A Look Into the Future

The KEF Muon, dreamed up by idiosyncratic industrial designer, Ross Lovegrove, is unlike any other speaker I know. At $140,000/pair, it should be special. KEF's Marketing Director, Johan Coorg, explained that the Muon started out as an attempt to create the absolute best possible speaker, and evolved into something more—"a work of modern art, like a Henry Moore sculpture."

More than just a loudspeaker, it's a statement. And, while I'm not usually impressed by such extravagantly priced things, I found myself wanting the Muons, imagining them in my imaginary home in my imaginary future.

The Muon stands nearly 80 inches tall and weighs over 250 lbs, but, perhaps due to its mirrored surface and contoured shape, it seems neither large nor heavy. It follows you, changing its form as you move around the room. It resembles a pitcher of water, a cloud, a wine glass filled with liquid mercury.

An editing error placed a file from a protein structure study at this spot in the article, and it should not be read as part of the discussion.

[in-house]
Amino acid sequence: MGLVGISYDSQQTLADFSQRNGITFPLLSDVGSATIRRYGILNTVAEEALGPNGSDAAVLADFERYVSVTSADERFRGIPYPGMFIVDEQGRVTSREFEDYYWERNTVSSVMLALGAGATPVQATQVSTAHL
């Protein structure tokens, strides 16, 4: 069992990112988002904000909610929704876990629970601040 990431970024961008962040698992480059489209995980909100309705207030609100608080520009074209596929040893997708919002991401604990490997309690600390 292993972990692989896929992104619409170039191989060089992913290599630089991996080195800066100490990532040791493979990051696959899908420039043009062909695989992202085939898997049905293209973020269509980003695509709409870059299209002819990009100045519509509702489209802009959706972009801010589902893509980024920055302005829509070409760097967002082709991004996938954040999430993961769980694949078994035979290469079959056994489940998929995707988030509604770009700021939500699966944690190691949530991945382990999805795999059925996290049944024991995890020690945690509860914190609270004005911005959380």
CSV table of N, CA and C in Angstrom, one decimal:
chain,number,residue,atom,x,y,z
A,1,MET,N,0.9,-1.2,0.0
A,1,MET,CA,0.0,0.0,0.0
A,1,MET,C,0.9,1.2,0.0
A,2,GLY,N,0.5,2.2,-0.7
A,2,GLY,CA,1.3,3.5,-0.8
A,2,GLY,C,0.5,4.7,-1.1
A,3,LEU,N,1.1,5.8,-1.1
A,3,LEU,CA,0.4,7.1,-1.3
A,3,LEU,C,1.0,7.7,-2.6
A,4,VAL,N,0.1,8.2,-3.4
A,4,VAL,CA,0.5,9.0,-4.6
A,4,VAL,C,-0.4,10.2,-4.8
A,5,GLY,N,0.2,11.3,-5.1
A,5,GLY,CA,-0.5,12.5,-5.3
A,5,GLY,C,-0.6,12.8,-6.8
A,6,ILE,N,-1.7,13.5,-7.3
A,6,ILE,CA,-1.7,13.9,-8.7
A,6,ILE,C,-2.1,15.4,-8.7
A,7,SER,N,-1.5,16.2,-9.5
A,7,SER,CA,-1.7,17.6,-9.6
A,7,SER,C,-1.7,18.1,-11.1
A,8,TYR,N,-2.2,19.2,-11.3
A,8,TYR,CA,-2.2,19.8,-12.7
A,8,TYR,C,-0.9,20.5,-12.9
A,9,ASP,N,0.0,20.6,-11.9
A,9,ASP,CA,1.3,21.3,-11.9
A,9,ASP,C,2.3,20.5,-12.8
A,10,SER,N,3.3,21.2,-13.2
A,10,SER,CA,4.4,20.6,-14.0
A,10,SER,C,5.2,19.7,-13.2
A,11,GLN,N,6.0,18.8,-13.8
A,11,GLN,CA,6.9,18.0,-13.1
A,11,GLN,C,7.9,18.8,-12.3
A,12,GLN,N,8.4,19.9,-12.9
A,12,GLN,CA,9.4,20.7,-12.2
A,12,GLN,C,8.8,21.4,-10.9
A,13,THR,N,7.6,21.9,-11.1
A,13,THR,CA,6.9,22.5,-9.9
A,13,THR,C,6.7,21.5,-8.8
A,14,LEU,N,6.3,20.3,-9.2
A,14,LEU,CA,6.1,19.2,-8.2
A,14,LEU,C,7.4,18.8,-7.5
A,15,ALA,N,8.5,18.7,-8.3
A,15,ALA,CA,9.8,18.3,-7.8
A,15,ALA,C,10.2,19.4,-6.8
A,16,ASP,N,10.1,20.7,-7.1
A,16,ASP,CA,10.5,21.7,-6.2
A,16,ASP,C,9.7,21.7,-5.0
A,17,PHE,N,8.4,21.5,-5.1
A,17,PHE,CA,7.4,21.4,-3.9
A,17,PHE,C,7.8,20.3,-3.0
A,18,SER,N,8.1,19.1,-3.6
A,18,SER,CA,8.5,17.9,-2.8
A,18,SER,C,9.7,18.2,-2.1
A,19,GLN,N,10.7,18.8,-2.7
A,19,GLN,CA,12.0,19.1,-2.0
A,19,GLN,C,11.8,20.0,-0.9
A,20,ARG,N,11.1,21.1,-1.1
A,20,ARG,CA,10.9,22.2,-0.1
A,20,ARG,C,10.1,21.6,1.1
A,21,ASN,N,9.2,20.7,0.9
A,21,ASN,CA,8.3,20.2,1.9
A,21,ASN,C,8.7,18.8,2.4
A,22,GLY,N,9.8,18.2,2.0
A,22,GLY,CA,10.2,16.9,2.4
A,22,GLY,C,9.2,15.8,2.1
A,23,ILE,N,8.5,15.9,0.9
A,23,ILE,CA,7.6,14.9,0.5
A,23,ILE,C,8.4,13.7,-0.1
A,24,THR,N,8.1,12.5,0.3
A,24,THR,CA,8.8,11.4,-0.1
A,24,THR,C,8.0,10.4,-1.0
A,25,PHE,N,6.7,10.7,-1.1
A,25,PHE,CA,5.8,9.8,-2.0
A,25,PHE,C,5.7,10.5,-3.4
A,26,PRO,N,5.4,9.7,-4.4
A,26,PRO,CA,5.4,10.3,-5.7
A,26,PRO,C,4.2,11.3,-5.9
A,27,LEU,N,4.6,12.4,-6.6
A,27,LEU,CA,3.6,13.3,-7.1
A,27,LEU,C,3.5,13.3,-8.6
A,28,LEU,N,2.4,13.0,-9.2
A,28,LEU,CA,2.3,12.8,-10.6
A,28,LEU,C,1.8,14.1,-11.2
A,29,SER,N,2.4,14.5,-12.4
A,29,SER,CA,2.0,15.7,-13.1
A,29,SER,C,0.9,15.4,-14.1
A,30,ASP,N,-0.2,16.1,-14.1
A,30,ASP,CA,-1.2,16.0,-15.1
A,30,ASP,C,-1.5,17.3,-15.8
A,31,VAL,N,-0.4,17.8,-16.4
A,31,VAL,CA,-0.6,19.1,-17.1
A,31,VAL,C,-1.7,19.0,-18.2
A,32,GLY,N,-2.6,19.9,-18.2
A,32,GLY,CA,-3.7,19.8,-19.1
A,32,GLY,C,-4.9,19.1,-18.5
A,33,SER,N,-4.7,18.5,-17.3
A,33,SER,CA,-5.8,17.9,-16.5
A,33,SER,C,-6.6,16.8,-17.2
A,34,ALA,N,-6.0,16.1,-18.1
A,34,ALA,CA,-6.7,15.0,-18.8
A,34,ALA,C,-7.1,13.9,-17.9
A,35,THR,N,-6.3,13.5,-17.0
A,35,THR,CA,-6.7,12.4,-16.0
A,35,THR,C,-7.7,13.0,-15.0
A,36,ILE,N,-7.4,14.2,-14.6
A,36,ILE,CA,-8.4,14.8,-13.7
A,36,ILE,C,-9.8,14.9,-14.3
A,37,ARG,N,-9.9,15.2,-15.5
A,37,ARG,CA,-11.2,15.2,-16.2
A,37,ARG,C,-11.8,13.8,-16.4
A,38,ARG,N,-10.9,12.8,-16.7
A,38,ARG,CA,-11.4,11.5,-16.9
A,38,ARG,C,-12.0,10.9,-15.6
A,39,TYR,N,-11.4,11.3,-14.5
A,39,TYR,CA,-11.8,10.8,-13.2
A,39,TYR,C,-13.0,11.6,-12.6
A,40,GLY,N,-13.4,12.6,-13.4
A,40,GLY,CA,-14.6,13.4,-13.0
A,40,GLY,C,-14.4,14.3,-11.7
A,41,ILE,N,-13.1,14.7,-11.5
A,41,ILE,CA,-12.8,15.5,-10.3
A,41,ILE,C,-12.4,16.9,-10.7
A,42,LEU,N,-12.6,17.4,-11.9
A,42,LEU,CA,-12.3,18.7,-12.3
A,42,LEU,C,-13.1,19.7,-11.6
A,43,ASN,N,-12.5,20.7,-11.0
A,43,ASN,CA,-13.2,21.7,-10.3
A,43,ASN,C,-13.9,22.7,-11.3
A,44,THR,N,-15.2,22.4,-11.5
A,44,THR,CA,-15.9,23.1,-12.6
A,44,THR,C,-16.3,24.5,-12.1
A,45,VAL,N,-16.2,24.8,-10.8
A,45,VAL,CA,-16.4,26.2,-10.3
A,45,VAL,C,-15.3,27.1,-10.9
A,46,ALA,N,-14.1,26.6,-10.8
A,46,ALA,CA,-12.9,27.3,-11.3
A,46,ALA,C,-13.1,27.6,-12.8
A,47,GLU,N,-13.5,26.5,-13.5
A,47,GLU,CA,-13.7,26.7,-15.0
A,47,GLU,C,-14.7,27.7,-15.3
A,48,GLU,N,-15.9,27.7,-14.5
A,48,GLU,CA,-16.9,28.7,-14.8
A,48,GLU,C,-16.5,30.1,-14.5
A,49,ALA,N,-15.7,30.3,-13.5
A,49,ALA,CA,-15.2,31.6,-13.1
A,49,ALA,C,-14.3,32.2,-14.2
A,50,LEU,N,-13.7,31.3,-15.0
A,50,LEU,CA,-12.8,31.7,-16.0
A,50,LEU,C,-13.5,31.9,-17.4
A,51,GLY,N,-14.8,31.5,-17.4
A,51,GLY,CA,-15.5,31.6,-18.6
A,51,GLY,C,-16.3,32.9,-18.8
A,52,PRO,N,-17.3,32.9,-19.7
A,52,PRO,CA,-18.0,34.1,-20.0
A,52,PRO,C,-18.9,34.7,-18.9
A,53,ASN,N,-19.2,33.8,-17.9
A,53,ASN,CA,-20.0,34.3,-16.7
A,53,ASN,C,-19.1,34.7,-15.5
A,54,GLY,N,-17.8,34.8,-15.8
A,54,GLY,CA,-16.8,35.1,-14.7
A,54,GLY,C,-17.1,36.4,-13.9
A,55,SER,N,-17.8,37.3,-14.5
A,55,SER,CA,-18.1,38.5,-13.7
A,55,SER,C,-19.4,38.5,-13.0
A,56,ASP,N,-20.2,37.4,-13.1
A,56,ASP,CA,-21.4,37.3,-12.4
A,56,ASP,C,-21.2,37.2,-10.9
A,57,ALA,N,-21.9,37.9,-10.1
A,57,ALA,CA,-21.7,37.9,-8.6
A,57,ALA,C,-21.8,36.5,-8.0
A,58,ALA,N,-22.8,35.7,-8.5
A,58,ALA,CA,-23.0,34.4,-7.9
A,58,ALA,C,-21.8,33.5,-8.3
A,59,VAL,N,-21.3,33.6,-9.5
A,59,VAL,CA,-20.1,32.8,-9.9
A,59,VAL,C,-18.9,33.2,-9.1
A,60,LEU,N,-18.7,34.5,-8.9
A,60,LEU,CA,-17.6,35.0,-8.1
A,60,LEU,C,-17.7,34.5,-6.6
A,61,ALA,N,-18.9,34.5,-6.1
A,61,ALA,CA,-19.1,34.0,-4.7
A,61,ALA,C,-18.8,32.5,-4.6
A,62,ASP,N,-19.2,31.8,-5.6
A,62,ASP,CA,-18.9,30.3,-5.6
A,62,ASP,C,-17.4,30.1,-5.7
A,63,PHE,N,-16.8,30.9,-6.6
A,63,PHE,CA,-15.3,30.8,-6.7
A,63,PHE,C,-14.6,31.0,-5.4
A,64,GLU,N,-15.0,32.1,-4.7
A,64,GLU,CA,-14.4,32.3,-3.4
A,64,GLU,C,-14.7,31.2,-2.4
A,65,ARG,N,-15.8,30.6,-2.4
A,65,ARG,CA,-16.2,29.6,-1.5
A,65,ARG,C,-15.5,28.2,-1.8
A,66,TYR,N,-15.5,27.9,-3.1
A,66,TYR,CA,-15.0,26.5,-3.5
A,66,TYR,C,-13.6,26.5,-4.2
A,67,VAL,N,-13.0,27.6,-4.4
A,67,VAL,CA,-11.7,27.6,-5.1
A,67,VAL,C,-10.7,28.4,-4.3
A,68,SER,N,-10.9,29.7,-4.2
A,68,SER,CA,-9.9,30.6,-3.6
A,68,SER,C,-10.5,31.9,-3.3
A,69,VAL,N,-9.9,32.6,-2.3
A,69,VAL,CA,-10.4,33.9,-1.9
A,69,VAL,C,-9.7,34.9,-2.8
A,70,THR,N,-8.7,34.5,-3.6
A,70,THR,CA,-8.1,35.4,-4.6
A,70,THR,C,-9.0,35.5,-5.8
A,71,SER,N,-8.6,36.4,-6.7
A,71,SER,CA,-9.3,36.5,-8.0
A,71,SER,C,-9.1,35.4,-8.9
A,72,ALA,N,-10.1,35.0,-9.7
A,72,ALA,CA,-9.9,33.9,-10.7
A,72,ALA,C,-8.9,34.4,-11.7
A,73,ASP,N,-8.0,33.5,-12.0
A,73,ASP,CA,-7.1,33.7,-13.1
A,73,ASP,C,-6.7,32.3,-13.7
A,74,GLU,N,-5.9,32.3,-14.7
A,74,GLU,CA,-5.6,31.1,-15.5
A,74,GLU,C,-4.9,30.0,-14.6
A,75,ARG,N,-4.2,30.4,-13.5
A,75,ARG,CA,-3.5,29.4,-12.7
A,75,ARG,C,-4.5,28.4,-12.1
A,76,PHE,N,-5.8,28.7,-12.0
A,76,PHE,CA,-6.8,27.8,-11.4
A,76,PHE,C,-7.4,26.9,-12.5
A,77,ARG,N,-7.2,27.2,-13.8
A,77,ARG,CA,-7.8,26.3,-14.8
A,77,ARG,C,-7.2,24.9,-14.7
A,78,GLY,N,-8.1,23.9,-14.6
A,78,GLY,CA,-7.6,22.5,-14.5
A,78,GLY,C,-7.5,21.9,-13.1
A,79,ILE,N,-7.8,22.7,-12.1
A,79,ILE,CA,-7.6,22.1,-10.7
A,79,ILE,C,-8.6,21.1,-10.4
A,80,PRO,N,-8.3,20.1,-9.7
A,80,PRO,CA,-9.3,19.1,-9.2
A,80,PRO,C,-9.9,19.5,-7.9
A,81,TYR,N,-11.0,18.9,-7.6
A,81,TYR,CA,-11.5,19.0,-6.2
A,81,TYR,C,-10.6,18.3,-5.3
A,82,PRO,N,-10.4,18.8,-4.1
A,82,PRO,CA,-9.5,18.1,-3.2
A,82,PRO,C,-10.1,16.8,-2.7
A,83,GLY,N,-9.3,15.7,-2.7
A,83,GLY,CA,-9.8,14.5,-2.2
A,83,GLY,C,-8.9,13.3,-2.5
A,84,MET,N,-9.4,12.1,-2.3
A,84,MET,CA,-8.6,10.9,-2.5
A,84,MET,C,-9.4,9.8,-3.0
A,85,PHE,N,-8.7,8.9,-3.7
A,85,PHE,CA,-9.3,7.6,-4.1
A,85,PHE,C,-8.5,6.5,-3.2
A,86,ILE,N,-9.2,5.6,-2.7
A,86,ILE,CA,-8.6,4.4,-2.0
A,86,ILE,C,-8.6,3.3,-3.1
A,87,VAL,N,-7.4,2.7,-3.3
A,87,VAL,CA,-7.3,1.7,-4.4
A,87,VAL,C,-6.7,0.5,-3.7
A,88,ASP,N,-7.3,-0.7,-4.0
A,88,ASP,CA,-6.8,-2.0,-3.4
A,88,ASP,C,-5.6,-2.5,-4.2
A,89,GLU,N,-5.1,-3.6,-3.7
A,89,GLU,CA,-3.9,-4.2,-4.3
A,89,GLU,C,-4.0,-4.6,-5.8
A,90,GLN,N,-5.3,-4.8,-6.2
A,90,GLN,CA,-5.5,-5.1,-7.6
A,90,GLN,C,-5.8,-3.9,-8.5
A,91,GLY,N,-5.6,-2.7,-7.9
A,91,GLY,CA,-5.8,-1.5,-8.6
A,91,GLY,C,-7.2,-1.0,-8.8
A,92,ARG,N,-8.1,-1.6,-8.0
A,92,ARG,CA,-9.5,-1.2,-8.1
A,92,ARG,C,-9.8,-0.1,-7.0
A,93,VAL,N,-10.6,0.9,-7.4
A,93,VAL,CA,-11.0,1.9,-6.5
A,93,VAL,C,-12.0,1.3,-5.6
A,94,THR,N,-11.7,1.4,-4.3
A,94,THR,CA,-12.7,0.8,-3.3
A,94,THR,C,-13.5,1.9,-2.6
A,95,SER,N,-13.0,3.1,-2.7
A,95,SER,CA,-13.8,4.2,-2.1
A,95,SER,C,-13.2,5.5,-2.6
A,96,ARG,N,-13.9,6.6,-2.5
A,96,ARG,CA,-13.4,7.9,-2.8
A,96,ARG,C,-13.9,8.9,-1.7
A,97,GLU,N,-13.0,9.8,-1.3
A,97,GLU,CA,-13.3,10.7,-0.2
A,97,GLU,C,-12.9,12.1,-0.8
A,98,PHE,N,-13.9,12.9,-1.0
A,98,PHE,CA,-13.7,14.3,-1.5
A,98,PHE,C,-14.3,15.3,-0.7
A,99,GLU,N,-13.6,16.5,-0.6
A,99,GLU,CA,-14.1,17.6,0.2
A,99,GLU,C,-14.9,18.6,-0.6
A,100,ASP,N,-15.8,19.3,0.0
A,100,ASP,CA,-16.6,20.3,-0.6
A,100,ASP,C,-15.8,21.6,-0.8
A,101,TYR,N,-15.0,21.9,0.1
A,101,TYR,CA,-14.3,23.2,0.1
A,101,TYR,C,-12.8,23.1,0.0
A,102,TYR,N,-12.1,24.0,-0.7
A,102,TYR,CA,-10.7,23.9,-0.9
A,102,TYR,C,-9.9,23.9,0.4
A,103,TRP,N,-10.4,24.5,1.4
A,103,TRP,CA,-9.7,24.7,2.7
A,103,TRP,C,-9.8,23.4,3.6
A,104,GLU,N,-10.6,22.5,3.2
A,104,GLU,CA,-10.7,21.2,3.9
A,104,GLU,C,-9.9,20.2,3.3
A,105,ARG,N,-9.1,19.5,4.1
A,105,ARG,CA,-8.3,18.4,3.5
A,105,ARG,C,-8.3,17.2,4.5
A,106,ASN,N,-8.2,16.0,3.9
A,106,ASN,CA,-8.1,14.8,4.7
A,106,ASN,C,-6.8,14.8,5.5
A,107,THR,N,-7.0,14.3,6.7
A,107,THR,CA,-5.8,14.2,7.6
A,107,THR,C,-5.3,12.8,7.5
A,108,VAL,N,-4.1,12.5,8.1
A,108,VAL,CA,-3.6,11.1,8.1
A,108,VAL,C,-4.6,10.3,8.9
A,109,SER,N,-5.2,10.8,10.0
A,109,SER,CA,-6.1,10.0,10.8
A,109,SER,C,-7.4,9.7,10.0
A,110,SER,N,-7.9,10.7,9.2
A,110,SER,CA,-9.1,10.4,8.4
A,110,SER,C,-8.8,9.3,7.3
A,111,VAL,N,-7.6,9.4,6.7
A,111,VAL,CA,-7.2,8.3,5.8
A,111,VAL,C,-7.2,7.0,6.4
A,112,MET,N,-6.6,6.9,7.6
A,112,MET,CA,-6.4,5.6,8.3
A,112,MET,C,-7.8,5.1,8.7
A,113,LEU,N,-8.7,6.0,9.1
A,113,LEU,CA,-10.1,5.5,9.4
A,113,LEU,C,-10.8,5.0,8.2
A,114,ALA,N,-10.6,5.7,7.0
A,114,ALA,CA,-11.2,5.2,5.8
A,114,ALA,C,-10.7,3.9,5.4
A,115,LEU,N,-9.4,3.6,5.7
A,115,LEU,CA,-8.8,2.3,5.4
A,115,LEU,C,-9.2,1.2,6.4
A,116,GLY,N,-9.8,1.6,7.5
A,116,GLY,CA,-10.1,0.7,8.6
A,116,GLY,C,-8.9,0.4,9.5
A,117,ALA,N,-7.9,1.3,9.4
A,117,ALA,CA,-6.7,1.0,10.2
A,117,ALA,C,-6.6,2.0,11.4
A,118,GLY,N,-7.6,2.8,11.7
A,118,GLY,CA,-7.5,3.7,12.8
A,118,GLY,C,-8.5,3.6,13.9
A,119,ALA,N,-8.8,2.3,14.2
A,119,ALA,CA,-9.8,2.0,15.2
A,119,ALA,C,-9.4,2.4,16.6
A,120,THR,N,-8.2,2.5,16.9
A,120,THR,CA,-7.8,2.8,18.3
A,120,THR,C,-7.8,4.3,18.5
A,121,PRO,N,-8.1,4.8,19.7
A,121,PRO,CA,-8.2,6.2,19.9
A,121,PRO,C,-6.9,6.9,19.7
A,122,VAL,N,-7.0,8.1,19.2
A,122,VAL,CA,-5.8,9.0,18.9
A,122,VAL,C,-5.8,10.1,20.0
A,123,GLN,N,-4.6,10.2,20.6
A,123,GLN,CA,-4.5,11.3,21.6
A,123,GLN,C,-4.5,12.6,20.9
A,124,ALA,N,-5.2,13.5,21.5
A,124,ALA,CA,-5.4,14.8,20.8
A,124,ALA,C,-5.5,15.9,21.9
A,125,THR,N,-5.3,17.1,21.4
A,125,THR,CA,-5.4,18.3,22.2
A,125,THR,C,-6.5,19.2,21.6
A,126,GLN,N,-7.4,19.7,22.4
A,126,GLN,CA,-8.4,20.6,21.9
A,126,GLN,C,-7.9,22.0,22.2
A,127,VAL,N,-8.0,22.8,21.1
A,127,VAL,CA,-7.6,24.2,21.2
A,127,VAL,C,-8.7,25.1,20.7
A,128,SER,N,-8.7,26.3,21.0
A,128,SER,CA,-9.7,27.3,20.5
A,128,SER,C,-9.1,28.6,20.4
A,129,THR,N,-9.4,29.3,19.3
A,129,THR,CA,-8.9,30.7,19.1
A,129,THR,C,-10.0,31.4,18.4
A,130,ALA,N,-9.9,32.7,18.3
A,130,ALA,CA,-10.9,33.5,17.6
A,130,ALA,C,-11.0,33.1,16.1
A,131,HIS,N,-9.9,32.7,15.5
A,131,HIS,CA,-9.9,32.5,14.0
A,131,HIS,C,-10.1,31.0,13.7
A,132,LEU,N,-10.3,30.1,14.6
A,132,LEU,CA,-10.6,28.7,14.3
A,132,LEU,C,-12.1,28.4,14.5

It looks nothing like KEF's Reference Series. When Paul Egan spoke of KEF's long-term goals and design principles, he stressed the importance of moving forward while never losing sight of heritage. So, I wondered: What characteristics do the Muons share with the Reference speakers?

Listening to the Muons was all it took to answer that question. The sound was involving, lyrical, seductive, and natural—a sound that moves me, makes me want to listen longer. Egan reminded me that this particular sound has much to do with KEF's Uni-Q driver technology.

And then I wondered: Will future generations of KEF speakers have more in common with the Reference Series or will they be more clearly related to the Muons?

I was surprised by Egan's answer: "More like the Muons, I think. We learned a lot by designing this speaker. We're only limited by our imaginations."

KEF will produce 100 pairs of the Muon loudspeaker. So far, about 25 orders have been placed.